"[T]here is no otherness to the insanity that threatens us now. The insanity is what we call normal, and it is all our own."

If it weren't for Verlyn Klinkenborg's long standing association with the editorial board of the NYTimes, they would never otherwise allow such an astute comment to see the light of day in their pages. Amazing.

That was a brilliant essay. Thanks.

"Refiners in California are in such a sweet spot that no matter how little gasoline they refine, they'll make more money," said Foundation for Taxpayer and Consumer Rights Research Director Judy Dugan. "It's up to lawmakers and regulators to return some balance to the suffering consumers, who are once again paying $50 and up to fill their minivan tanks."

Bad refiners!!! Bad bad bad!! How dare they try to make money!! What kinda system do they think this is?? Capitalism??

Also, I find it rather difficult to shed a tear for these poor saps on the West coast... Why do they insist on driving a minivan or SUV when gas is this costly??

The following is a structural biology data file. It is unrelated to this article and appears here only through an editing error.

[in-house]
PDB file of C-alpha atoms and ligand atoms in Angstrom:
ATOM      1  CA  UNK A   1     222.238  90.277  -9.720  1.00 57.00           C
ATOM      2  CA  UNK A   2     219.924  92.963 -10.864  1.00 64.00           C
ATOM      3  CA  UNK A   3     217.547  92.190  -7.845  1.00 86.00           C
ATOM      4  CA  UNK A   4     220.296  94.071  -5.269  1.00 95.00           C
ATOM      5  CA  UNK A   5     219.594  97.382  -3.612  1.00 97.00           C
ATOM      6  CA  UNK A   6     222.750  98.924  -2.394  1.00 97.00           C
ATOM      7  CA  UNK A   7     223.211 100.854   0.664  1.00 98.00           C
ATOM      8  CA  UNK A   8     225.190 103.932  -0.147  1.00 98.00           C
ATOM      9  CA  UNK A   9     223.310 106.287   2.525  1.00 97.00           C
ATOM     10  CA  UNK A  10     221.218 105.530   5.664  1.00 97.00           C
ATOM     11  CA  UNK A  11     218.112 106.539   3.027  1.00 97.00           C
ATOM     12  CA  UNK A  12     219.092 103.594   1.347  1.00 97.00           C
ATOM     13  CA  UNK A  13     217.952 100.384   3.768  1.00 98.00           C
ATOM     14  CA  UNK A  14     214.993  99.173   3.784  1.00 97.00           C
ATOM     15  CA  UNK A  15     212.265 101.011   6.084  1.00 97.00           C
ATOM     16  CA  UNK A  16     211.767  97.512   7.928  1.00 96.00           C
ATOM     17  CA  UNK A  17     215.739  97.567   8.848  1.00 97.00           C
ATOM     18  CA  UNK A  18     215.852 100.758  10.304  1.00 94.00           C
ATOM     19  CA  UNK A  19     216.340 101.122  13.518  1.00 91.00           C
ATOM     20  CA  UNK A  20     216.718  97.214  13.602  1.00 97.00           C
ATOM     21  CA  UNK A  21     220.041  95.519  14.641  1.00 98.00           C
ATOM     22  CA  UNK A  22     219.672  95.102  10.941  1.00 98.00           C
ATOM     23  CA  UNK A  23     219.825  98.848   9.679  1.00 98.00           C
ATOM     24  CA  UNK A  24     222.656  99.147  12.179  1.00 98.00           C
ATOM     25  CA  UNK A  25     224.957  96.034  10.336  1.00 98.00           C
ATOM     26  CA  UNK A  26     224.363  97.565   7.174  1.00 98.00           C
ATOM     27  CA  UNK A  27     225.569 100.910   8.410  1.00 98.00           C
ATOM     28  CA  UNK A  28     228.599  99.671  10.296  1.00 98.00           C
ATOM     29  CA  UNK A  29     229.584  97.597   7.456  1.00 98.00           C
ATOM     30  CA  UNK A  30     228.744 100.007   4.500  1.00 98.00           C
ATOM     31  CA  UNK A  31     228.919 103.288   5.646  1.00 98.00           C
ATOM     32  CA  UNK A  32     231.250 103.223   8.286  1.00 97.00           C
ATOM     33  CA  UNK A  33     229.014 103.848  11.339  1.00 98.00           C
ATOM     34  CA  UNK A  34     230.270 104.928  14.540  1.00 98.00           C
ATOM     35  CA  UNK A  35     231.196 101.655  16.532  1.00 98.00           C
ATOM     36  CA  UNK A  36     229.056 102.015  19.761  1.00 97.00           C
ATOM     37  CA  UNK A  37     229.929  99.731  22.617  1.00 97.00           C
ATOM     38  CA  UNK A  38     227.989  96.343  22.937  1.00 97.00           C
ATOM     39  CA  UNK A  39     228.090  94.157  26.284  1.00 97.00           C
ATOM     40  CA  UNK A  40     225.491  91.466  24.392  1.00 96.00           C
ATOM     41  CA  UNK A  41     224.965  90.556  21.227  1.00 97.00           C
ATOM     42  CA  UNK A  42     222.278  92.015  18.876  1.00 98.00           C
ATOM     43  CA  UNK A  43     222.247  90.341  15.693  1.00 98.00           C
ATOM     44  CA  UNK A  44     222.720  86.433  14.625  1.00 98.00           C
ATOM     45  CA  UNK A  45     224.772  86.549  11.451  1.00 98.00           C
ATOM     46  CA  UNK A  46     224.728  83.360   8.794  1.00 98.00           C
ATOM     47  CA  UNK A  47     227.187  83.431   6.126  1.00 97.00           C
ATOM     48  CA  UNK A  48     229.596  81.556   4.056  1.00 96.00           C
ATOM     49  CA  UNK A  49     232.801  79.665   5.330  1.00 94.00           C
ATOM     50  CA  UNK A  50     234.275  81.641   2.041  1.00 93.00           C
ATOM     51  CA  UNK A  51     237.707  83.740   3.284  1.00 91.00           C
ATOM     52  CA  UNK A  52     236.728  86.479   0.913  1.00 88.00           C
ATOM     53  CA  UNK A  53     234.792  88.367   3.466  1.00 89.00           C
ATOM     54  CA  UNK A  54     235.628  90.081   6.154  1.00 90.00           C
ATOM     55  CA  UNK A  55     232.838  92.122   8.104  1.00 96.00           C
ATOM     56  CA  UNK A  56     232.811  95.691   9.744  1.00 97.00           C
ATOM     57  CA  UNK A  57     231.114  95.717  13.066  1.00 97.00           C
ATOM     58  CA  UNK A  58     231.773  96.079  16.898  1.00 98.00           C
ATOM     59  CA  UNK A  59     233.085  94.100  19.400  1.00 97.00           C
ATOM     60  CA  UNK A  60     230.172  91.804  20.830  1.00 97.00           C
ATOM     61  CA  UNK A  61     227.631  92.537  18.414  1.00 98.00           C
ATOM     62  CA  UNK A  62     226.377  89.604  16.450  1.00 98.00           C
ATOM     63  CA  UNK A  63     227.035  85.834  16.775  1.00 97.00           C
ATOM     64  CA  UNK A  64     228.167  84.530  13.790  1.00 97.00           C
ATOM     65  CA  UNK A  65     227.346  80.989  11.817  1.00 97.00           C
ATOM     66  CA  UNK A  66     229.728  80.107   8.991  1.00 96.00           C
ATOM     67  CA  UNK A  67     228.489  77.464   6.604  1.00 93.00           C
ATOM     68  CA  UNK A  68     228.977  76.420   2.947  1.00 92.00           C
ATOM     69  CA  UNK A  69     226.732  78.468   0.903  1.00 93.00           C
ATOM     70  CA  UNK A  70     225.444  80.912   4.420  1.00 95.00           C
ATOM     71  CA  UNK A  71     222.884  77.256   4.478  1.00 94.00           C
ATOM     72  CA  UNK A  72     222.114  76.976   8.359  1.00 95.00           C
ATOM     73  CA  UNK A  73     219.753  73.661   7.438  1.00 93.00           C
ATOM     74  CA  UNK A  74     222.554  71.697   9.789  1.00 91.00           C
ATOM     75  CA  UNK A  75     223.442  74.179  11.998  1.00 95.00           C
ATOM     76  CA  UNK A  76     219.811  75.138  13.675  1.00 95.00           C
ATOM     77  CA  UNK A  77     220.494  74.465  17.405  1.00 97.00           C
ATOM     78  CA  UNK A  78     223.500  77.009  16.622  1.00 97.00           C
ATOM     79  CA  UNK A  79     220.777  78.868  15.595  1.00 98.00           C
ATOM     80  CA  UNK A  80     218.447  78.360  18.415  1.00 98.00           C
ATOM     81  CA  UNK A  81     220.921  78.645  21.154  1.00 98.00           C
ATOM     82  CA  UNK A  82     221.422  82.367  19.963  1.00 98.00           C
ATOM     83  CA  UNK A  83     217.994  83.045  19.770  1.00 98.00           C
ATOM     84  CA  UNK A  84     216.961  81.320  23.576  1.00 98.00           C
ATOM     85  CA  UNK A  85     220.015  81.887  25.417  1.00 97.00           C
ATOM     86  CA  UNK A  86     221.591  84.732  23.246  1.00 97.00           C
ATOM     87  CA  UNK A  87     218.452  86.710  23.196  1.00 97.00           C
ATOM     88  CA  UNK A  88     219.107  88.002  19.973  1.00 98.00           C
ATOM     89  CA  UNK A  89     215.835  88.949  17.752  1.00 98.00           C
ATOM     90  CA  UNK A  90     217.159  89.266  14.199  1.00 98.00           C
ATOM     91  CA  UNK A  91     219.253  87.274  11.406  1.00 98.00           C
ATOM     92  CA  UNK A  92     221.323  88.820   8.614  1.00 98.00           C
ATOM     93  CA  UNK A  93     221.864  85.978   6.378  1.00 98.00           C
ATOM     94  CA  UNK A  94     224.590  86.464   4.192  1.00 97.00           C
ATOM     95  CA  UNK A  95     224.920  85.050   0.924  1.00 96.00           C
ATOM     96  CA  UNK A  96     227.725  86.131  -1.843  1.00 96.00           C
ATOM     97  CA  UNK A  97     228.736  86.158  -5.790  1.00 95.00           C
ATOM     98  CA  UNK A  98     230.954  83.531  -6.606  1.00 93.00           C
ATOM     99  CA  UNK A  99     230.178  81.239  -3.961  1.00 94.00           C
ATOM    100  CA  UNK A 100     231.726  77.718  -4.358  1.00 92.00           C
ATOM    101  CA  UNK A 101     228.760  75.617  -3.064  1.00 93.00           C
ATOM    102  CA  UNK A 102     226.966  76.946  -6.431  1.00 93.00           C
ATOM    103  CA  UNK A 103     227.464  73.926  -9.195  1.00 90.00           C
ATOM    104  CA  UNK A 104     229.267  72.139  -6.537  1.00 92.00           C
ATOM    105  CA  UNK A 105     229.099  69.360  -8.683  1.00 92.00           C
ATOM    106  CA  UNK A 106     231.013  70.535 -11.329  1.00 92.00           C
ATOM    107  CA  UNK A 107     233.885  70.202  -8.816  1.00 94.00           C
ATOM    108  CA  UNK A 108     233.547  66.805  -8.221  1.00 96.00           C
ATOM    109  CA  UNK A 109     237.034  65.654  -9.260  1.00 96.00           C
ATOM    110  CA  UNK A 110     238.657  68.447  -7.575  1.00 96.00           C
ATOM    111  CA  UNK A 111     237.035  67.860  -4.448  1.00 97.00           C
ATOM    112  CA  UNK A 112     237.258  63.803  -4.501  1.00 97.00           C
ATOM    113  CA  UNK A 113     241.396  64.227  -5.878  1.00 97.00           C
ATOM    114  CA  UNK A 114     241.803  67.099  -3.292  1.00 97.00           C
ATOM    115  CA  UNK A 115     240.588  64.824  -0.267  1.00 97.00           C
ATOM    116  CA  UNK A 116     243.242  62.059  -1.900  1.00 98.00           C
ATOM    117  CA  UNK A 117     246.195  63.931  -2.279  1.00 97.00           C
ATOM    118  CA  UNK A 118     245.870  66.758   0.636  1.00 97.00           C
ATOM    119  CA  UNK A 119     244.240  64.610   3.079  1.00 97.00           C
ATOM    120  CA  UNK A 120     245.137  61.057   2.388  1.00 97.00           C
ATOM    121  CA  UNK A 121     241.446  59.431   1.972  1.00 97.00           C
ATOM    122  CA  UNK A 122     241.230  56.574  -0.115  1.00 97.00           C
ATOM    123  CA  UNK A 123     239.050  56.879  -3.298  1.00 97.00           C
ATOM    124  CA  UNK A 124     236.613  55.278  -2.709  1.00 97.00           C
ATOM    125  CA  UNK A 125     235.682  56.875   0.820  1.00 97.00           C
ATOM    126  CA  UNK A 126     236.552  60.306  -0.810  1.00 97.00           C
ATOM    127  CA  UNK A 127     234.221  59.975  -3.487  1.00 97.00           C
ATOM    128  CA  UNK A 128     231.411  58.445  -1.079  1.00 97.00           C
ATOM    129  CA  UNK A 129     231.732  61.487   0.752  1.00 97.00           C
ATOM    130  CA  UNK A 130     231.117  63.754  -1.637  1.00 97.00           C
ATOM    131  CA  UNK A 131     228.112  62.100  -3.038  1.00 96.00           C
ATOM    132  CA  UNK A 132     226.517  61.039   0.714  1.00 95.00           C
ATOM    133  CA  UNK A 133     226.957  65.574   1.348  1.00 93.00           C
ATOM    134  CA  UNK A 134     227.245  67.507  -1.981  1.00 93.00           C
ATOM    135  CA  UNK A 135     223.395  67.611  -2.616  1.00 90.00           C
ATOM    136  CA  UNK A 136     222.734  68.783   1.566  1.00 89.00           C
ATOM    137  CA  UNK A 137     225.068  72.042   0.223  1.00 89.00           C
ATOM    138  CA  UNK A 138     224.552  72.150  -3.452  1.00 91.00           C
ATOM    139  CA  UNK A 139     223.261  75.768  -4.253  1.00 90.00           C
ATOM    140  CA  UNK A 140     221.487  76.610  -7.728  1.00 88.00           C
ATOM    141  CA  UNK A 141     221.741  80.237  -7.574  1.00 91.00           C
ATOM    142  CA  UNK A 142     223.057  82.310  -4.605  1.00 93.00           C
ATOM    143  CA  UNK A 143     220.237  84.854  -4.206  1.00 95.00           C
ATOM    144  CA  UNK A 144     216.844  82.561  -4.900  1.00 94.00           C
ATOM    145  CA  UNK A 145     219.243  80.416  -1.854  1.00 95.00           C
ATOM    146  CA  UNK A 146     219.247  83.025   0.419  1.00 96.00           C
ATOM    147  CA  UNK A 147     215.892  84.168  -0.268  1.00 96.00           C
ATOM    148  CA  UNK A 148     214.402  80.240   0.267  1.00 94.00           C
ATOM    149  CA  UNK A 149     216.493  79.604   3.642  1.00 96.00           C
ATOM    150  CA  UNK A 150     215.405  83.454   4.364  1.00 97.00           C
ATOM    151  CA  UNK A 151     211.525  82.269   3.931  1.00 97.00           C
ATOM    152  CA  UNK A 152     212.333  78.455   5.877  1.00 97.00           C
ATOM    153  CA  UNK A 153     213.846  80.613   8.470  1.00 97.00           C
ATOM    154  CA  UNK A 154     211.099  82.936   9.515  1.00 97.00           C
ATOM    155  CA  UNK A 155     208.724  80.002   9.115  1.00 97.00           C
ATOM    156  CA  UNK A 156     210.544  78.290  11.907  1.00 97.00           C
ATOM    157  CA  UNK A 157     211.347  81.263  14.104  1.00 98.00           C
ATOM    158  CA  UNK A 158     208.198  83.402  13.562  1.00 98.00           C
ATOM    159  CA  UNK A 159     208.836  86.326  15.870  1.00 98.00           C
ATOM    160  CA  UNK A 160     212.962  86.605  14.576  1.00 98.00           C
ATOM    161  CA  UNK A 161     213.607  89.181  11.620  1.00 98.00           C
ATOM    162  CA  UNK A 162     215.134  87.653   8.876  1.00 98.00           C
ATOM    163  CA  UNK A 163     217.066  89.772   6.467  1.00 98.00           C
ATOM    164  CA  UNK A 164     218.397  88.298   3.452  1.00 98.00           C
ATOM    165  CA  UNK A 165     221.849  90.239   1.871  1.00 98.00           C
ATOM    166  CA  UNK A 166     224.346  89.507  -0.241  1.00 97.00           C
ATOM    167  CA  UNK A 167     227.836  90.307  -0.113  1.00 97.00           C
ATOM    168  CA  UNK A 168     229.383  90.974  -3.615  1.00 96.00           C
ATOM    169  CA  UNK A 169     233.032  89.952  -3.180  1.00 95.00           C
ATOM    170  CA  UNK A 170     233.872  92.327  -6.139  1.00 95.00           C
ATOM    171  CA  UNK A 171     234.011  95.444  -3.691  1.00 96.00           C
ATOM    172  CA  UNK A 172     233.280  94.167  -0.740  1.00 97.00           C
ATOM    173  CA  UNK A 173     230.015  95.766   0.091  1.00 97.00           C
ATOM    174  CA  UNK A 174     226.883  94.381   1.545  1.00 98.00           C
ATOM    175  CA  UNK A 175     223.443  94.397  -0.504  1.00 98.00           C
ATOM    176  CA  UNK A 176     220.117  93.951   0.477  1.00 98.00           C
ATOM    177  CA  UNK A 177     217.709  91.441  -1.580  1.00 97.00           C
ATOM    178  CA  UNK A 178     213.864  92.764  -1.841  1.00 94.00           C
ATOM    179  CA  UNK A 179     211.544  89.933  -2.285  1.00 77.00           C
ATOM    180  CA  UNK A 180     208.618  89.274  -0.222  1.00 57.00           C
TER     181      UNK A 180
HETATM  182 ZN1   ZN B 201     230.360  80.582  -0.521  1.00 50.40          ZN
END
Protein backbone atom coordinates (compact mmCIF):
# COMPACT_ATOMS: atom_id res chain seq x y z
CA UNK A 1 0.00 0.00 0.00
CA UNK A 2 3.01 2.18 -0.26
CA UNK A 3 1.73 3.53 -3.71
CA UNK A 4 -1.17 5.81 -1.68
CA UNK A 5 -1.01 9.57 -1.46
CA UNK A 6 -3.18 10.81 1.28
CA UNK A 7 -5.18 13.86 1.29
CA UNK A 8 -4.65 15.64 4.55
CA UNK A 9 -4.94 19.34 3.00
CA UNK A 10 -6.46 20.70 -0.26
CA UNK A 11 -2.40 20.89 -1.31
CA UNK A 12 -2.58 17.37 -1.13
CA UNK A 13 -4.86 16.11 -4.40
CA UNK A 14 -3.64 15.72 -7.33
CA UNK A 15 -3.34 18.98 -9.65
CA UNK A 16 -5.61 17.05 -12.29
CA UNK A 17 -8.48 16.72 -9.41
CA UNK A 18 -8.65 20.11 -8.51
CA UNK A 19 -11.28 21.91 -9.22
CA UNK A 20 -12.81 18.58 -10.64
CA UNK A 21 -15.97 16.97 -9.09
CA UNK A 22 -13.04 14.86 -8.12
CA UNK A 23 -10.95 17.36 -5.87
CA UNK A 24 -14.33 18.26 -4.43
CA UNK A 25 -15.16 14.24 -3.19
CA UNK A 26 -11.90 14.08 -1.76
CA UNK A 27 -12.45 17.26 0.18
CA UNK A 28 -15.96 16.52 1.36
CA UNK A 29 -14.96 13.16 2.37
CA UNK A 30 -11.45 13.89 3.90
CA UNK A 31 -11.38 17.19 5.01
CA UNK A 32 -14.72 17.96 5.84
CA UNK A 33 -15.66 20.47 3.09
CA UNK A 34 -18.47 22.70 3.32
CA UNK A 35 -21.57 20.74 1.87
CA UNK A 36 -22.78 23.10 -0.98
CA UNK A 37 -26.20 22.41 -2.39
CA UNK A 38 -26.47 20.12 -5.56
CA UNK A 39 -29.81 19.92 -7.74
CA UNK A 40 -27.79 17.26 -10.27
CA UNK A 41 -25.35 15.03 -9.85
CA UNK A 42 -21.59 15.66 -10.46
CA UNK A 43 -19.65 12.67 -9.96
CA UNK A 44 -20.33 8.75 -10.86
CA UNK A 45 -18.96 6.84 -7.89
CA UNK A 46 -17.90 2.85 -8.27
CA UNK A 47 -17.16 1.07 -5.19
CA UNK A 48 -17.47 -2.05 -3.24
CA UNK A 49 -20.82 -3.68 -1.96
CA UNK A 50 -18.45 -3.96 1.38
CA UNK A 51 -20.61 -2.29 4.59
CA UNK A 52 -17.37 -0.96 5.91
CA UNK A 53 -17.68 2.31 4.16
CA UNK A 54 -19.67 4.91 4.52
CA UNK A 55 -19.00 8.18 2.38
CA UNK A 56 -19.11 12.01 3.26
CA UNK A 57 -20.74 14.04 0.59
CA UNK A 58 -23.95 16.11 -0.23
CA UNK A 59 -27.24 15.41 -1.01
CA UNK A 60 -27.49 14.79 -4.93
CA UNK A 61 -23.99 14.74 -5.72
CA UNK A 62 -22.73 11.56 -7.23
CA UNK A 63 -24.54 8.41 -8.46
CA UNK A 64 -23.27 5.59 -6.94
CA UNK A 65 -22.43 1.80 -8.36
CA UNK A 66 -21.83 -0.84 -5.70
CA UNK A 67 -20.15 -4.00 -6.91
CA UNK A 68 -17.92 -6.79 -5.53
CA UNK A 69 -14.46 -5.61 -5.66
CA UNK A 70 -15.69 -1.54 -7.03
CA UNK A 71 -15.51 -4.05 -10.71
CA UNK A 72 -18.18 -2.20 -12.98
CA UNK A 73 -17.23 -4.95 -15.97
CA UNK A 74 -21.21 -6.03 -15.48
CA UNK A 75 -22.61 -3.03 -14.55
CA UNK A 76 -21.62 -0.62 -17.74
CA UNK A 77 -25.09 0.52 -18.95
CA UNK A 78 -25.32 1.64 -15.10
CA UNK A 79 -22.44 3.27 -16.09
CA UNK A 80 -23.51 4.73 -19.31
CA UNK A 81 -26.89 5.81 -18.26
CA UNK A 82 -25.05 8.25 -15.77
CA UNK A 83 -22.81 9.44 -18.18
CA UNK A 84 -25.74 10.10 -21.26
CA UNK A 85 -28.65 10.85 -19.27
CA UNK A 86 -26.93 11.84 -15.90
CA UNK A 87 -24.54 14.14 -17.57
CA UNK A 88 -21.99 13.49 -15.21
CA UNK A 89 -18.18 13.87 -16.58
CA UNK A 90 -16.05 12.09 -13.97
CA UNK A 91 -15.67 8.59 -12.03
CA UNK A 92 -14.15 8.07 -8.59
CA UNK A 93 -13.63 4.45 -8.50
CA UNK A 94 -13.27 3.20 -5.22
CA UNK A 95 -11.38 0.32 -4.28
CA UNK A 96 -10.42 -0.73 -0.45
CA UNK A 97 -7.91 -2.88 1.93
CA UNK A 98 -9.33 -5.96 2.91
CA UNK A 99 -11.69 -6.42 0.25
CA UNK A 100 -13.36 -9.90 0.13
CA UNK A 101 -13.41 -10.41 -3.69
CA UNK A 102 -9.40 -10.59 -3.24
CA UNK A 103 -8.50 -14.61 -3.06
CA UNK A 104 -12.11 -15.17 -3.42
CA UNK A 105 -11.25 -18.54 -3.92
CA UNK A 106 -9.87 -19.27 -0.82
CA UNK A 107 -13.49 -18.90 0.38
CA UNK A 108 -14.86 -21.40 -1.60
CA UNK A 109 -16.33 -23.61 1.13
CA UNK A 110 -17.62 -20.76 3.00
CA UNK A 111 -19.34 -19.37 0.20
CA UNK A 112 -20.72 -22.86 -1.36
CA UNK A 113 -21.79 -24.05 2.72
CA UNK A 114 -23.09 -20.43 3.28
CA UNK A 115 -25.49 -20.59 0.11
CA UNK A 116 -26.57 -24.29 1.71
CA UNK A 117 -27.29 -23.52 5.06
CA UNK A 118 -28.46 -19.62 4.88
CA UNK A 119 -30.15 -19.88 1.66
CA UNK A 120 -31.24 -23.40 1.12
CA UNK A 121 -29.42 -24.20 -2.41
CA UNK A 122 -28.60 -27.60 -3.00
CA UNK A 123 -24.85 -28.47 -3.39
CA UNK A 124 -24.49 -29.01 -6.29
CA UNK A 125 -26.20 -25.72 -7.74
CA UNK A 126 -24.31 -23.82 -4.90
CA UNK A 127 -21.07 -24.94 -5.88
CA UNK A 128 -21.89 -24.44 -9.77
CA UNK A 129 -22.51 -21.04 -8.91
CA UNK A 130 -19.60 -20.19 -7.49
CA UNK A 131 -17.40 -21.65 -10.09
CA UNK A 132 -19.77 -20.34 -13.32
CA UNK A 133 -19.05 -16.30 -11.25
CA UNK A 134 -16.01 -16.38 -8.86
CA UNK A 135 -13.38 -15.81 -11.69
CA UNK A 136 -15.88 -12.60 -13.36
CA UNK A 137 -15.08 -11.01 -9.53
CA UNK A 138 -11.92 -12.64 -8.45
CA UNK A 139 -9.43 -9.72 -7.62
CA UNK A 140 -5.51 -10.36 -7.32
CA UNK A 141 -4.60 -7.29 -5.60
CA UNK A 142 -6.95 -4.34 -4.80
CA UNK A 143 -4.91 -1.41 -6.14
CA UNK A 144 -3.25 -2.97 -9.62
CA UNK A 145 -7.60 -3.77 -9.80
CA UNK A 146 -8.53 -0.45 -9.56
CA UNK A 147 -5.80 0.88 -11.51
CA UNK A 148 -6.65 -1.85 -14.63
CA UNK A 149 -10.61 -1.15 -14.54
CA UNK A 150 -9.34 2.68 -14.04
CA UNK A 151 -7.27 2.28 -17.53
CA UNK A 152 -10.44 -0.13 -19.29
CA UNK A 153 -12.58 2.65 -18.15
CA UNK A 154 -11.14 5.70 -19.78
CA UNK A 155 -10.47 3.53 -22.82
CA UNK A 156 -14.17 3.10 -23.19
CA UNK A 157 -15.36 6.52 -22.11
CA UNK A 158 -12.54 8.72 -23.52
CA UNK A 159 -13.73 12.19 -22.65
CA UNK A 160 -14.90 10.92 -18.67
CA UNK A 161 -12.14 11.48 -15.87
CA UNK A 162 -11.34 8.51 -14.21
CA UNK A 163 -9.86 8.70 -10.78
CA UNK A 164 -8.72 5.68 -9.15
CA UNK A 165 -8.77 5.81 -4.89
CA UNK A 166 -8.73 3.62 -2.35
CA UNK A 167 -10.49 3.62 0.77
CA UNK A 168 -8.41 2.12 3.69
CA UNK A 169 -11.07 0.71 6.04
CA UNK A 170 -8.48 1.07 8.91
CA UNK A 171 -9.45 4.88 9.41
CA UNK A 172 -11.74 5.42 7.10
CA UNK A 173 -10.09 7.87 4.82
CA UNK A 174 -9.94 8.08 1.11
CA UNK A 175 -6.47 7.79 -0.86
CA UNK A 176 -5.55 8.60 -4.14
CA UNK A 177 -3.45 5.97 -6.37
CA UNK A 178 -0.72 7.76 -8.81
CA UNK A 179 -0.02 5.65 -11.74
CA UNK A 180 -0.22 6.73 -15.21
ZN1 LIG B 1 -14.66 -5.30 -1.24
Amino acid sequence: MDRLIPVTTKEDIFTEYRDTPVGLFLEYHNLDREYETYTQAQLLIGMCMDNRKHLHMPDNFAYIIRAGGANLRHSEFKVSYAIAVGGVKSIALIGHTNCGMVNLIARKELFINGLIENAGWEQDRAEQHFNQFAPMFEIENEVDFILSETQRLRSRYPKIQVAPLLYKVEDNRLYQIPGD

I can't believe they said "suffering"!! Like people here are starving to death! Wow, this country really has its head up its @$$...

Is this country going to become a nanny-fascist state?

It's because we're a bunch of whiners.

When you don't have starvation to be concerned about (even though there ARE people starving in the U.S.), you whine about lesser things like paying the rent, unless that isn't a problem any more, then you whine about gas prices.

I wonder if my grandparent's generation was such a large group of whiners? Oh wait, they grew up in the Great Depression, so after that, probably little was worth whining about in comparison.

From first memory until grandparents died, then parents got old enough to not talk so much, all I ever heard was whining whining whining about the Depression. Only thing that ever happened in history of man(small footnote for WWII).

New solar panel design traps more light

The difference is in the design. Traditional solar panels are often flat and bulky. The new design features an array of nano-towers — like microscopic blades of grass — that add surface area and trap more sunlight.

Also, T. Boone Pickens is supposed to be on CNBC tonight.

I've just put the video on my blog:

Pickens Tells CNBC Oil Is Heading Higher

Oil Shale will save us! Shell will produce environmentally safe (TM) oil out of Canadian sands using a new "Patented Technique":